I have been reading Stephen Harrigan’s history of Texas, Big Wonderful Thing. Great read. I just finished Harrigan’s discussion of the period of Reconstruction in Texas after the Civil War. Two things struck me: first, in the Black Lives Matter era, how we are all being drawn into re-examining our country’s history of discrimination against African Americans; and second, how divided Texas was, both before and after the Civil War, on the issues of slavery and race relations.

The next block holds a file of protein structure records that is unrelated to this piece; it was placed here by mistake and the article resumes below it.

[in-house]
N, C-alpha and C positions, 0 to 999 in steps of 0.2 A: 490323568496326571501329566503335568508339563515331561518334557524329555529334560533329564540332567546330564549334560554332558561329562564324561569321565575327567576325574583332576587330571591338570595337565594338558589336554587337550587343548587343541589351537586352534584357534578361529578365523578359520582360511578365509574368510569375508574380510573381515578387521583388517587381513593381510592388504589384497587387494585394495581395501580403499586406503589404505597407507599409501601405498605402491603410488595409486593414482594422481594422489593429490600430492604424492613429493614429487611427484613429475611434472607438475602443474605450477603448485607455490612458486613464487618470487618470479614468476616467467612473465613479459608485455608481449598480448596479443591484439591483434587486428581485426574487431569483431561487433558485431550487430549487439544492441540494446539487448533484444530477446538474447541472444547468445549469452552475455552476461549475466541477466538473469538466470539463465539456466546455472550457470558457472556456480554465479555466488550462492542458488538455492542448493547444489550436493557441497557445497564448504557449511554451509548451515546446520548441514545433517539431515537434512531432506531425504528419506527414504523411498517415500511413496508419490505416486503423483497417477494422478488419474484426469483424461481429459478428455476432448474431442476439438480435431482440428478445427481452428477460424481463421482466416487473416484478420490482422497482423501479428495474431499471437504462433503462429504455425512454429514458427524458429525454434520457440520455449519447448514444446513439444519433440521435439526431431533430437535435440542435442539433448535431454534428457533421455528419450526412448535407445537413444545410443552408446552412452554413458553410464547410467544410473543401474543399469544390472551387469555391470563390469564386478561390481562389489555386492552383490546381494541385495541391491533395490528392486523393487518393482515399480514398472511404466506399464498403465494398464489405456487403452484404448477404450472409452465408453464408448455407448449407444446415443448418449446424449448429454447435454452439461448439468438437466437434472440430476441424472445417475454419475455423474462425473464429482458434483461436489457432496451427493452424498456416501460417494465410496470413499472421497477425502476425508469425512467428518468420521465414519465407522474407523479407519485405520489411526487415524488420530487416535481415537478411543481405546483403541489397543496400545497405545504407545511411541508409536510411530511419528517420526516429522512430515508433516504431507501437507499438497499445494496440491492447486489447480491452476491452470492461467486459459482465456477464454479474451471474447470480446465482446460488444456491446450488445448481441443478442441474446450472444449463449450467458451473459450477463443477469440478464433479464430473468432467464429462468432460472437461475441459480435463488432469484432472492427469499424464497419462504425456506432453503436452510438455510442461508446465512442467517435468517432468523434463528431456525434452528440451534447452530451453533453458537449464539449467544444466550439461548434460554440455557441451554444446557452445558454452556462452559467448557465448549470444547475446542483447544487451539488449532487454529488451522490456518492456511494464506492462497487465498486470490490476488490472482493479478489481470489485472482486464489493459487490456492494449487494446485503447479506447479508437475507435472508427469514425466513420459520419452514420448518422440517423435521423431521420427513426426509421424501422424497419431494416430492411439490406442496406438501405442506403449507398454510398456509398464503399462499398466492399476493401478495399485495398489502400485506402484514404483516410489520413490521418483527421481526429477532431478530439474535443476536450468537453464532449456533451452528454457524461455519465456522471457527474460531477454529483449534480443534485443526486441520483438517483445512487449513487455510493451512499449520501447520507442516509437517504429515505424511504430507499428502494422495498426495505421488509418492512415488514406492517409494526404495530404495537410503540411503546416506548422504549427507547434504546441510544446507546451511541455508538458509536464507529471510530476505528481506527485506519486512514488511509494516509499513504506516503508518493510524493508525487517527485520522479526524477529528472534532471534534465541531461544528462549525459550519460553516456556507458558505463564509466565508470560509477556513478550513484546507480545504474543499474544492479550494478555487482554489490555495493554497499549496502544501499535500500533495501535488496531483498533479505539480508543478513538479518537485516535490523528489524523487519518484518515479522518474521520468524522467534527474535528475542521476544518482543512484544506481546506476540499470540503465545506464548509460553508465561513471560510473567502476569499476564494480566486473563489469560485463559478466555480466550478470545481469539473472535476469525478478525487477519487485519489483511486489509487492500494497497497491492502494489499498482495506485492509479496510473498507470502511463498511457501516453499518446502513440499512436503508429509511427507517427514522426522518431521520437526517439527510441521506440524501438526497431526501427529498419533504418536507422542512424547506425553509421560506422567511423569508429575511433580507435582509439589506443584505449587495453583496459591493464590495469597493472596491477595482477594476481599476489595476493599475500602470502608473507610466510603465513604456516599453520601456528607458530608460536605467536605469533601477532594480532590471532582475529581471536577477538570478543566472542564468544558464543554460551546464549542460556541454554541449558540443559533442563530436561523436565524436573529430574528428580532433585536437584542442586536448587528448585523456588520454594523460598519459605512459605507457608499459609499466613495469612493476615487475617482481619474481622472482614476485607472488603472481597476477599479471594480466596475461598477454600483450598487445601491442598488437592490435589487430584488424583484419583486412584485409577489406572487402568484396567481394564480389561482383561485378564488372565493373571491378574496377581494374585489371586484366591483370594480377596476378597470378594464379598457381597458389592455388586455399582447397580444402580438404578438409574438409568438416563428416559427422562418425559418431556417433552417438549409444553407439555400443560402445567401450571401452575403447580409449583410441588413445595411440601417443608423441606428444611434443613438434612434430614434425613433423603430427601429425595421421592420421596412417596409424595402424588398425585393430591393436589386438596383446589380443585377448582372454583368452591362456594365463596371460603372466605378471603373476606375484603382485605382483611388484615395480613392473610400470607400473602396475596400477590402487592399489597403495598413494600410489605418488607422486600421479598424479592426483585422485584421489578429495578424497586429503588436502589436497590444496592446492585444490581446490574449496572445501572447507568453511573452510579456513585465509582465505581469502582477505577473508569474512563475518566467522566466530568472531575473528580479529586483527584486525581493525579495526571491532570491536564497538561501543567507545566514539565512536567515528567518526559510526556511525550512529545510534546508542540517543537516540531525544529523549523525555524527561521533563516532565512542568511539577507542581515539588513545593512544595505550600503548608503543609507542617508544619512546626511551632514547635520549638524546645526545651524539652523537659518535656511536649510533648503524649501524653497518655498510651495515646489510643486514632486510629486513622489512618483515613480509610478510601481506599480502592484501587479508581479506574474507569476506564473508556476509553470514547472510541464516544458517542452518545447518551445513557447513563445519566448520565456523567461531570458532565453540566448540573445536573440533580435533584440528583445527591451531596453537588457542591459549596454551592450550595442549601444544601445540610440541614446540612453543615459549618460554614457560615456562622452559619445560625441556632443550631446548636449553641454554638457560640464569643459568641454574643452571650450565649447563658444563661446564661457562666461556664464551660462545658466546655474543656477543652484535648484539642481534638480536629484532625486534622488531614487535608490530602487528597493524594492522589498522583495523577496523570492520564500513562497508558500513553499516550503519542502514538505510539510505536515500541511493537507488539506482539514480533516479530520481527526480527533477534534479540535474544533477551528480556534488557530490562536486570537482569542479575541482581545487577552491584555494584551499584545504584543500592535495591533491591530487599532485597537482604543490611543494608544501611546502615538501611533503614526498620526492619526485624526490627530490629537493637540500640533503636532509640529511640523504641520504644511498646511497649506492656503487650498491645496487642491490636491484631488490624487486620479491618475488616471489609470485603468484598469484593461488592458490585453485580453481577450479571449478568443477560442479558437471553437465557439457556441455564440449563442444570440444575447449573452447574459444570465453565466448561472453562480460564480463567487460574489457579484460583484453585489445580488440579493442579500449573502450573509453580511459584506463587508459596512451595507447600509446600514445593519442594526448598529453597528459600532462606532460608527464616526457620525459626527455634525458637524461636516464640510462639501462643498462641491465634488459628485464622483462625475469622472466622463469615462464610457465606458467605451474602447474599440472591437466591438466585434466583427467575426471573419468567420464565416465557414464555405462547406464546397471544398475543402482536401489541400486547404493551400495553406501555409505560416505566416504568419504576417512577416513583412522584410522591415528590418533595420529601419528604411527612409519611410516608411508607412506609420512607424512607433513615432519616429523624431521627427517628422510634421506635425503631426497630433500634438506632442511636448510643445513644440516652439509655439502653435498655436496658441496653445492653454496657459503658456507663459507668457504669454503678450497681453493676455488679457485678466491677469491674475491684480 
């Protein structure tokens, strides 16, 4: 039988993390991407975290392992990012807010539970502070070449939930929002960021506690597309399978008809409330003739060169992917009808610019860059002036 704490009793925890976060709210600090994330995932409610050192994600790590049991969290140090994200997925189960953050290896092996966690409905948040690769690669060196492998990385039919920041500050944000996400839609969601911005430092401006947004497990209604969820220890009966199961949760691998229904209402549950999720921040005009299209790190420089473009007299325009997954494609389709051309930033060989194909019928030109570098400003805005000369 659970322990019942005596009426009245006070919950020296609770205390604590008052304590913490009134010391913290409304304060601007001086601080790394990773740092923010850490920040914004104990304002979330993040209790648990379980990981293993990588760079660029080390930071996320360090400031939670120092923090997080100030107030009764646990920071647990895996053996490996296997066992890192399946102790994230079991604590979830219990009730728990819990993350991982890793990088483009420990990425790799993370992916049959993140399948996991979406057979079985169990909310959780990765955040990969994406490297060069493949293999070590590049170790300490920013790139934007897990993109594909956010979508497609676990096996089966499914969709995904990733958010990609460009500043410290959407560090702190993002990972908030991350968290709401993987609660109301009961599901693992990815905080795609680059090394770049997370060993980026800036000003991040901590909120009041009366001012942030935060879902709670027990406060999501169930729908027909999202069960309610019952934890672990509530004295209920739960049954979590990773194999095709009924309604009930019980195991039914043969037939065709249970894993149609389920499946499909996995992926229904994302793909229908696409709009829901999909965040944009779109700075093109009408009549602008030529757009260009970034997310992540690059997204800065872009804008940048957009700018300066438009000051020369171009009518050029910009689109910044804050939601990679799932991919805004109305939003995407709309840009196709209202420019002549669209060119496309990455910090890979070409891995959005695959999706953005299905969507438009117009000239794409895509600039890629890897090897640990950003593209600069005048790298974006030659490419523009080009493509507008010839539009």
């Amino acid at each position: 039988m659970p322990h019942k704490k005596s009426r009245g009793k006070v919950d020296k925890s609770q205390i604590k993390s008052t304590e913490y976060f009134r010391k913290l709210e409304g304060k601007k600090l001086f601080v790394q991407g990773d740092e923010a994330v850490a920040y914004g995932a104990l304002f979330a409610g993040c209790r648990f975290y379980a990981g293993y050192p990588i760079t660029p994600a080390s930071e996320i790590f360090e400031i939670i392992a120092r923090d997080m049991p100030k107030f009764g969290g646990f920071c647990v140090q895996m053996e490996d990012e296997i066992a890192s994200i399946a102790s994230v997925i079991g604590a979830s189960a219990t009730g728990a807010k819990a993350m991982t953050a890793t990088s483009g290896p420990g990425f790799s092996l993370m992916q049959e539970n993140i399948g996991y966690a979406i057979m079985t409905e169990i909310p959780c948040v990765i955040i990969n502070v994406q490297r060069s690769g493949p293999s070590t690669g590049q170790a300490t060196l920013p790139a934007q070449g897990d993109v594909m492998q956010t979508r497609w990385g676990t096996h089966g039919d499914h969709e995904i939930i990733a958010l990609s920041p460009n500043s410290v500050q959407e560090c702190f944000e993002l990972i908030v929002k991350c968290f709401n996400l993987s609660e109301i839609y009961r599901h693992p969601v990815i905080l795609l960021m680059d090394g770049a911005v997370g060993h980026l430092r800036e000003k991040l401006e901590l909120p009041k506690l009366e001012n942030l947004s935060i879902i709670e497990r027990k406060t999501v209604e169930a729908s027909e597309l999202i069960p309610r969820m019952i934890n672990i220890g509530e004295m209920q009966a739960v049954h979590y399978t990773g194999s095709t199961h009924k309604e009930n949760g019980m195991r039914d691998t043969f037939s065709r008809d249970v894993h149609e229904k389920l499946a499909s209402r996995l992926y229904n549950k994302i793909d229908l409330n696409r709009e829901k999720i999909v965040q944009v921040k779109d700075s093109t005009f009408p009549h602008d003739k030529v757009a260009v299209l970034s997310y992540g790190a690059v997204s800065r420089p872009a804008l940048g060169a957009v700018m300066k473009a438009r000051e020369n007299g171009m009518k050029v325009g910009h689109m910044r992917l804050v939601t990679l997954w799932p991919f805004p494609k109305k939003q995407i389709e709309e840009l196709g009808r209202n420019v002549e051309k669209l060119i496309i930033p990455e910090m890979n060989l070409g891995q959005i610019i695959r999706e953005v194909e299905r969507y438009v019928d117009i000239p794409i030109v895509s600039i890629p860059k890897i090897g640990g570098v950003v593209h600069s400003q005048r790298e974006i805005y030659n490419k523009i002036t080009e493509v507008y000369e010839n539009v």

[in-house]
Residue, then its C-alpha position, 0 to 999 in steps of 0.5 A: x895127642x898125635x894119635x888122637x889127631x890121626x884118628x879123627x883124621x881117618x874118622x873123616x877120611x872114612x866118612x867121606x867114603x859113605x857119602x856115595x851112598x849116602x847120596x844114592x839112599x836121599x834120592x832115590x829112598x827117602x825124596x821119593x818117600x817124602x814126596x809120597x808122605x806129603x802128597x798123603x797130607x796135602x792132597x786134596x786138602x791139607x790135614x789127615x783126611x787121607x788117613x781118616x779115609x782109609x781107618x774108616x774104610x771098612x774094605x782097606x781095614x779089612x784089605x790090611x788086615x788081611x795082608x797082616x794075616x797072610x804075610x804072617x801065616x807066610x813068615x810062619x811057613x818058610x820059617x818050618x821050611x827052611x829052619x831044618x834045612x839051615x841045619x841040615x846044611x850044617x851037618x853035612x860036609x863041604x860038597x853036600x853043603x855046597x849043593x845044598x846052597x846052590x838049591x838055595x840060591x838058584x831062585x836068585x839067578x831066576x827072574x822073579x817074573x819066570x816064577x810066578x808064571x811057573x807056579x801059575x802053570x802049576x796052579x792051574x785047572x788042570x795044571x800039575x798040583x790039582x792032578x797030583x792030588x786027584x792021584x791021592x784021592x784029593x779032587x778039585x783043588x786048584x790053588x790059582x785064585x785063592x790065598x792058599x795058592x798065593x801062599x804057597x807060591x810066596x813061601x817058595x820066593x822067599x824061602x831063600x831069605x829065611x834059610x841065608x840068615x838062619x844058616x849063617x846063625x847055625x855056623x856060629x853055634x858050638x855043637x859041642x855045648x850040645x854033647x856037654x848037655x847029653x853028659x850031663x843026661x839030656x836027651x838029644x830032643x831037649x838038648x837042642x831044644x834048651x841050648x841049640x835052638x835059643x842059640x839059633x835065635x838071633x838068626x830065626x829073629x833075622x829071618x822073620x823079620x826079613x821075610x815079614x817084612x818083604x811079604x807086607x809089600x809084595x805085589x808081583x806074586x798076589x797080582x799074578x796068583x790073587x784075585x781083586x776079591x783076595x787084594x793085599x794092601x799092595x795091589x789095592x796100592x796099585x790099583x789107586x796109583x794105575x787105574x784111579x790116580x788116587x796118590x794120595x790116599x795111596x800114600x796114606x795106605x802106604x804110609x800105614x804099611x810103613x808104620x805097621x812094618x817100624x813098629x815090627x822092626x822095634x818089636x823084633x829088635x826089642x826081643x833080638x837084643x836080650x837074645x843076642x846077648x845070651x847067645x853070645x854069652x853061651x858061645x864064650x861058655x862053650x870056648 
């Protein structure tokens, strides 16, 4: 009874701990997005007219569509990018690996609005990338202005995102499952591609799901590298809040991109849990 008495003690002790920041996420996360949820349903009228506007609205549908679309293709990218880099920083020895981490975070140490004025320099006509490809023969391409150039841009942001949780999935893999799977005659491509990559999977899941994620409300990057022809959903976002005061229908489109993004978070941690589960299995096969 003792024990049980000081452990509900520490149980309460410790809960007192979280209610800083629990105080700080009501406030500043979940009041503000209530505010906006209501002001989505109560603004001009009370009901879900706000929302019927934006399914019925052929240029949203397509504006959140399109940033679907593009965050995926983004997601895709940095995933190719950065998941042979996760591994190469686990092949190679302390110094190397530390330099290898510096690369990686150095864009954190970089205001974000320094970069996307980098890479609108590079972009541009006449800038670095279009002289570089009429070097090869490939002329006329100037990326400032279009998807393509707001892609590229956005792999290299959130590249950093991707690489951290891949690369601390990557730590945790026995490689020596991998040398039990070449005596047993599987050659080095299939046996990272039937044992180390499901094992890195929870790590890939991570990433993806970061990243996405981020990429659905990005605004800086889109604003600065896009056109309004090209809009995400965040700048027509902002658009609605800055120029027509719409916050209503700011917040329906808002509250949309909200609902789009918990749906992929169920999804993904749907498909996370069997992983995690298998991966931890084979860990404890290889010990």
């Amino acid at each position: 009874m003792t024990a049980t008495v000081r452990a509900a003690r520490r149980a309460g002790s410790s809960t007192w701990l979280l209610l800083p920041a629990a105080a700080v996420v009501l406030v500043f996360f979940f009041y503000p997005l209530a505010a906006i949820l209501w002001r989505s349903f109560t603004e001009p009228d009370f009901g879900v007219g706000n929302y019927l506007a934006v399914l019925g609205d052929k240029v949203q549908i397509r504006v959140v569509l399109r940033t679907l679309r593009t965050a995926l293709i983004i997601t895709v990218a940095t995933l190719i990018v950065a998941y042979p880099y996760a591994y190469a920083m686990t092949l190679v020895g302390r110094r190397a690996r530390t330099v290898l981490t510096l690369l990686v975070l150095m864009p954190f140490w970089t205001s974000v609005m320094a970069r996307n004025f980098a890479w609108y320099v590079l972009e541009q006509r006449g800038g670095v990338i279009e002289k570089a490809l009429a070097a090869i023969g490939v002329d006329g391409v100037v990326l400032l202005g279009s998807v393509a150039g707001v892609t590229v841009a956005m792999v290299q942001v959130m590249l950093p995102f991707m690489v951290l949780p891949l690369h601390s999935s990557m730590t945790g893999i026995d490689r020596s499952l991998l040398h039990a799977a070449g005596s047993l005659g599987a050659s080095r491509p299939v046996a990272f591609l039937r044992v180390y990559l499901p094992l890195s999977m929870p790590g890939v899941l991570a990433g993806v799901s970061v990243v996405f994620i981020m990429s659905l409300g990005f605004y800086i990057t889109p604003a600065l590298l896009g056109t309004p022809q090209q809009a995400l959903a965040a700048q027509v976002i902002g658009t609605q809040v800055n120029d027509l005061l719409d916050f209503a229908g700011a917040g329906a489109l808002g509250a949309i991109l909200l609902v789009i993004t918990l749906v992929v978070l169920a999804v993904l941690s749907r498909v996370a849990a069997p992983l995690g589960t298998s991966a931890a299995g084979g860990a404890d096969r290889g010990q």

After Lincoln’s assassination, his successor Andrew Johnson appointed Andrew Jackson Hamilton as provisional governor of Texas. Hamilton was a former Texas Congressman who opposed secession and escaped Texas during the war. A delegation was then elected in 1866 to write a new Texas constitution. The delegates refused to ratify the 13th Amendment and wrote into the constitution that Blacks would not be allowed to vote, hold office, or serve on juries. Texas voters ratified the constitution in June 1866 and elected a new governor, James Throckmorton, who fought for the South in the war. The newly elected legislature then passed laws known as “black codes” further limiting rights of African Americans. For example, a law required that all Black household servants “shall at all hours of the day or night, and on all days of the week, promptly answer all calls … to be especially civil and polite to their employer, his family and guests.” Continue reading →